7:39 a.m. I have an hour to kill waiting to re-board and I’m searching for a photo for this post. I find it on a site titled “Under Heaven.” Isn’t that a coincidence. The photo is a near replica of the skyline that I see from the waiting area at Philadelphia International Airport. A patch of bluest of blues. An orange strip lining the horizon. Sun beaming in through the floor to ceiling windows. A Monday Morning Wake-Up Call. I live. I live. I live. I live.

7:15 a.m. The flight attendant states the estimate for the aircraft repair is one hour. We are asked to take our luggage and deplane. Because 1 hour is an estimate and you know how these things go. But, no one, and I mean no one is complaining.

7:00 a.m. It’s silent in the cabin. I mean Silent. It’s a long approach to the runway. Back wheels bump bump on the tarmac. Front wheel taps to follow. Reverse thrusters slow this 183,000 pound Airbus A321 bird. Whatever thrusters are, I’m grateful. The passengers begin to whisper and the plane taxis to the gate. I’m grateful for Philadelphia. The Liberty Bell. Rocky. Steak & Cheese Sandwiches. The Eagles. All of it. 

6:44 a.m.  The Captain comes on the intercom. “I have control of this aircraft.” And he stops. WTH does that mean? As opposed to being not in control? Noted that he didn’t say: “this is a routine maintenance issue.” I steady my hands, both trembling. No! No! No! No! I’m not ready to leave yet. I’m not looking for a room at the top of the world tonight. Four Seasons. Westin. Marriott. Red Roof Inn, anything. But not there. Not now. Not yet. [Read more…]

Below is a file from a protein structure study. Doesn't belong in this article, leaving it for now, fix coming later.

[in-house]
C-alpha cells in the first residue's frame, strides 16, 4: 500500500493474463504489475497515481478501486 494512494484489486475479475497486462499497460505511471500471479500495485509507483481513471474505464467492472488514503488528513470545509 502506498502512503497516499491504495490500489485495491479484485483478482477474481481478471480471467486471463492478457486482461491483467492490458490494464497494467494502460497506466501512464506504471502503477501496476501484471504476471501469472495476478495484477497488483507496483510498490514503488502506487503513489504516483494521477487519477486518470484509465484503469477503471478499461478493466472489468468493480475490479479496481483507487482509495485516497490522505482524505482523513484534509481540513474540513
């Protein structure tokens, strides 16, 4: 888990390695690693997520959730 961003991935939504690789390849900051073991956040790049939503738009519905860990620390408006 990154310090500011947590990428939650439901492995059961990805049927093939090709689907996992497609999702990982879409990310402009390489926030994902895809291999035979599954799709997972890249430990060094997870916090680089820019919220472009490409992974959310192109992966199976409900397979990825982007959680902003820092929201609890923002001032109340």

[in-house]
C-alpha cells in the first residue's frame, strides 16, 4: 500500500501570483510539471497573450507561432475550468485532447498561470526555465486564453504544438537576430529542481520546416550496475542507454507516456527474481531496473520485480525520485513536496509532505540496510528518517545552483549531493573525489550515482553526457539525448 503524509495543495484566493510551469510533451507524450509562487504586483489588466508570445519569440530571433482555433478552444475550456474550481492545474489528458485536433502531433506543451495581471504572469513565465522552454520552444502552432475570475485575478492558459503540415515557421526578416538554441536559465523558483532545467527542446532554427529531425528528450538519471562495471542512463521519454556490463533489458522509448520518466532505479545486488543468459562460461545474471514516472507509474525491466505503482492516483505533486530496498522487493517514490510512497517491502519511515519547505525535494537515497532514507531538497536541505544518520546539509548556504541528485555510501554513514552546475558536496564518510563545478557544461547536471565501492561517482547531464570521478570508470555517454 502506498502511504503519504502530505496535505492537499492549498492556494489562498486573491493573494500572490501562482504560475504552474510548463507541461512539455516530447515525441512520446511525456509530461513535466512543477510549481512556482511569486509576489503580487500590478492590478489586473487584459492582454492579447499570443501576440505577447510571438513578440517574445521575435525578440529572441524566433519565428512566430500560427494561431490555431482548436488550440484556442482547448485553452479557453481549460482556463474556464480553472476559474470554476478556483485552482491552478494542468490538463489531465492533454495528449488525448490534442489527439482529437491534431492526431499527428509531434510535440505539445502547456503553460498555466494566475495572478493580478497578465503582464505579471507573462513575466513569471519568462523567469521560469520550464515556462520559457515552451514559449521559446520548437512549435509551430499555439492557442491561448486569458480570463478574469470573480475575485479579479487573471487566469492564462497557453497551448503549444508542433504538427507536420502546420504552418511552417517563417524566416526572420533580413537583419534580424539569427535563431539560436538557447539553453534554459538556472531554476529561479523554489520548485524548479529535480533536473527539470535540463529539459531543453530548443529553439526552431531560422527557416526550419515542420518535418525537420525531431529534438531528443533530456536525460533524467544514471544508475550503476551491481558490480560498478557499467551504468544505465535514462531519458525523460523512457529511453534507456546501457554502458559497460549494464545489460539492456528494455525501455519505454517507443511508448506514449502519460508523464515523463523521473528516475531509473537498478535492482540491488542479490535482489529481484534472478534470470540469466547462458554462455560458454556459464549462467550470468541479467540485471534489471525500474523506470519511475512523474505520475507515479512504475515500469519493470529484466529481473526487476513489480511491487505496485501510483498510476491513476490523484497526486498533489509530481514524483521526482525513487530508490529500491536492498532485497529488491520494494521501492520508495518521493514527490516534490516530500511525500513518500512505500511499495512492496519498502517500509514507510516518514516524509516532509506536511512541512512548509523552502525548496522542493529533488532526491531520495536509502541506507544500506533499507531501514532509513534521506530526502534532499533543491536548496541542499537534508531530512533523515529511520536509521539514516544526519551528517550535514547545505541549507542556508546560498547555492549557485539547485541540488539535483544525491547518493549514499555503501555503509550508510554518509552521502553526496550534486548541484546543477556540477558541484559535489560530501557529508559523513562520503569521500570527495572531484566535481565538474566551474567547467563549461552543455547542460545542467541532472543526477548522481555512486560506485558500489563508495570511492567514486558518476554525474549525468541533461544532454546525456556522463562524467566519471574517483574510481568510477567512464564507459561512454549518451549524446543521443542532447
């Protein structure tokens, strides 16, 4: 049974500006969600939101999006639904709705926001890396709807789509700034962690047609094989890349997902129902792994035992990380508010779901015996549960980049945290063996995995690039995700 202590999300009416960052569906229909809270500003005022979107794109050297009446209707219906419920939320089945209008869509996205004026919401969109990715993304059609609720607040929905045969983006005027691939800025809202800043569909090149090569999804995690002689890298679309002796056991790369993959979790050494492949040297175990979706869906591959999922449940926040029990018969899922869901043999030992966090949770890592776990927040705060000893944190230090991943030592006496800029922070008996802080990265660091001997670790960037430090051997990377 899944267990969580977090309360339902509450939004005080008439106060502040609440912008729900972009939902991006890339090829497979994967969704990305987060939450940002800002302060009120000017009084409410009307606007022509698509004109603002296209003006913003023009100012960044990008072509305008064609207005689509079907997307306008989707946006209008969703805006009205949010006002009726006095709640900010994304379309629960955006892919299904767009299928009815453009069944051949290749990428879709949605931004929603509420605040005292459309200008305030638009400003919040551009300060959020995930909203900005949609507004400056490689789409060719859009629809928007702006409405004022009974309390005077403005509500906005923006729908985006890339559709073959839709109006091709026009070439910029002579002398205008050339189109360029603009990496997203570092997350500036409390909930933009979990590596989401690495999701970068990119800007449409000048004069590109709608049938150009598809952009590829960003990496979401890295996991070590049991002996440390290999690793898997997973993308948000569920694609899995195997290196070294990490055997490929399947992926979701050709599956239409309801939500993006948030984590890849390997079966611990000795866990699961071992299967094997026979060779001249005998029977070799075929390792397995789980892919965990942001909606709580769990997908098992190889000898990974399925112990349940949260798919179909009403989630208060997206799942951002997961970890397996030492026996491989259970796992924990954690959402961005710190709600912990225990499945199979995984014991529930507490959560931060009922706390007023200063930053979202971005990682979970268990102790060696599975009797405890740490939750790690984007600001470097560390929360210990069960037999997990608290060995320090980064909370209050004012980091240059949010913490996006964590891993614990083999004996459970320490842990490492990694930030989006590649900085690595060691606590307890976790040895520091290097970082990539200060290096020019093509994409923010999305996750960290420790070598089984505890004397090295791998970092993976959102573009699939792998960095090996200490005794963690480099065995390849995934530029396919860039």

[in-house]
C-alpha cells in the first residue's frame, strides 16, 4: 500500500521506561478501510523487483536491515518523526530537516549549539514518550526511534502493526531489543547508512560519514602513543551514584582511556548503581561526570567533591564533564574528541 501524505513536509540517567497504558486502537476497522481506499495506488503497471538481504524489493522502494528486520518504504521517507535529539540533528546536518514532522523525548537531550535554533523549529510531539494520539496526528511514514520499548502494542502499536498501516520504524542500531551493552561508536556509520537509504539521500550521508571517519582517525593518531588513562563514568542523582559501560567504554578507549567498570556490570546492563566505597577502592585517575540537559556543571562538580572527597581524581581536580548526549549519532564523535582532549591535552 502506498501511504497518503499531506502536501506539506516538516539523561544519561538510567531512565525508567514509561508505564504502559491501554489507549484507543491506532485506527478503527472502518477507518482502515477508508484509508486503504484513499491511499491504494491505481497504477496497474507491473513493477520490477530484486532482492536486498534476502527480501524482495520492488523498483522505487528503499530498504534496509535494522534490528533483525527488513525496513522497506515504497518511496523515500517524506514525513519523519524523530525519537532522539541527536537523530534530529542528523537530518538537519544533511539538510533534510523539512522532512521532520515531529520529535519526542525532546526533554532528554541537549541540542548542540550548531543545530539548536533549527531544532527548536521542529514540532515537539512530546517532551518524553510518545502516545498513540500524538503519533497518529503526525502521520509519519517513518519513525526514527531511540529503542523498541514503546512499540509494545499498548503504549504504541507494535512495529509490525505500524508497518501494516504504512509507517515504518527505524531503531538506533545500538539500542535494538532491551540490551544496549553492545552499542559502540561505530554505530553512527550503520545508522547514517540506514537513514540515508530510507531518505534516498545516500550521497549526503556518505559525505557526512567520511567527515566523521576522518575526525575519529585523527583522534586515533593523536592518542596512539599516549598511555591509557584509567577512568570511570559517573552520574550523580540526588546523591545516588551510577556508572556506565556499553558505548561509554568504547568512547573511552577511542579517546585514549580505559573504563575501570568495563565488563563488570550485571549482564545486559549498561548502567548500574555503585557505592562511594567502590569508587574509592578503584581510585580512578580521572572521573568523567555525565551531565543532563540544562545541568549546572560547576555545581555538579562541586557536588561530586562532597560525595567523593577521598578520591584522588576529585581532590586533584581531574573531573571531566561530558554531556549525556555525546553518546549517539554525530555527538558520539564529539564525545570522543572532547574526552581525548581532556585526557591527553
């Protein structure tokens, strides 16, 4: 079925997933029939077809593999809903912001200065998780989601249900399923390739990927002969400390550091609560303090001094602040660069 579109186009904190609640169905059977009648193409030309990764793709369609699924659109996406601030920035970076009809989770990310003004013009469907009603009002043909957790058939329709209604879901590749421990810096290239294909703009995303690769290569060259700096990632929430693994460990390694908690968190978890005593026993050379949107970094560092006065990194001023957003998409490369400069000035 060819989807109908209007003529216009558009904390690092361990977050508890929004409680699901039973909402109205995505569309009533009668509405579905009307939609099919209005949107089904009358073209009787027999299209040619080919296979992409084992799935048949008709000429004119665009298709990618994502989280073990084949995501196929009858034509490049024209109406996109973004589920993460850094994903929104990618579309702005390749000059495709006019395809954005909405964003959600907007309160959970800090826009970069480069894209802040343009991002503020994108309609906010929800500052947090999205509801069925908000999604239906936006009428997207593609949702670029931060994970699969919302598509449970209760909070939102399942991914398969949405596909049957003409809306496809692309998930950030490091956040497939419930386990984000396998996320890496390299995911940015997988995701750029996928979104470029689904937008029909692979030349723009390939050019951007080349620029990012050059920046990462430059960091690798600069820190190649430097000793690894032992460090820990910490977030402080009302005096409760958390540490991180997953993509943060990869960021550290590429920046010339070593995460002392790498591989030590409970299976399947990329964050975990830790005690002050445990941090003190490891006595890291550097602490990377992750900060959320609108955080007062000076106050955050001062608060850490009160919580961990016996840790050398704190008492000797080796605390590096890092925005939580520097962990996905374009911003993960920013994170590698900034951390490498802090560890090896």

Boycott. The Embargo. It was draconian and complete.

Right after the election, Erik Hagerman decided he’d take a break from reading about the hoopla of politics…Mr. Hagerman developed his own eccentric experiment, one that was part silent protest, part coping mechanism, part extreme self-care plan. He swore that he would avoid learning about anything that happened to America after Nov. 8, 2016.

“It was draconian and complete,” he said…It was just going to be for a few days. But he is now more than a year into knowing almost nothing about American politics. He has managed to become shockingly uninformed during one of the most eventful chapters in modern American history. He is as ignorant as a contemporary citizen could ever hope to be.

James Comey. Russia. Robert Mueller. Las Vegas. The travel ban. “Alternative facts.” Pussy hats. Scaramucci. Parkland. Big nuclear buttons. Roy Moore. He knows none of it. To Mr. Hagerman, life is a spoiler…

It takes meticulous planning to find boredom. Mr. Hagerman commits as hard as a method actor, and his self-imposed regimen — white-noise tapes at the coffee shop, awkward scolding of friends, a ban on social media — has reshaped much of his life…The fact that it’s working for him — “I’m emotionally healthier than I’ve ever felt,” he said — has made him question the very value of being fed each day by the media. Why do we bother tracking faraway political developments and distant campaign speeches? What good comes of it? Why do we read all these tweets anyway?…

“I had been paying attention to the news for decades,” Mr. Hagerman said. “And I never did anything with it.” At some point last year, he decided his experiment needed a name. He considered The Embargo, but it sounded too temporary. The Boycott? It came off a little whiny. Mr. Hagerman has created a fortress around himself. “Tiny little boats of information can be dangerous,” he said…

~ Sam Dolnick, excerpts from The Man Who Knew Too Little (NY Times, March 10, 2018)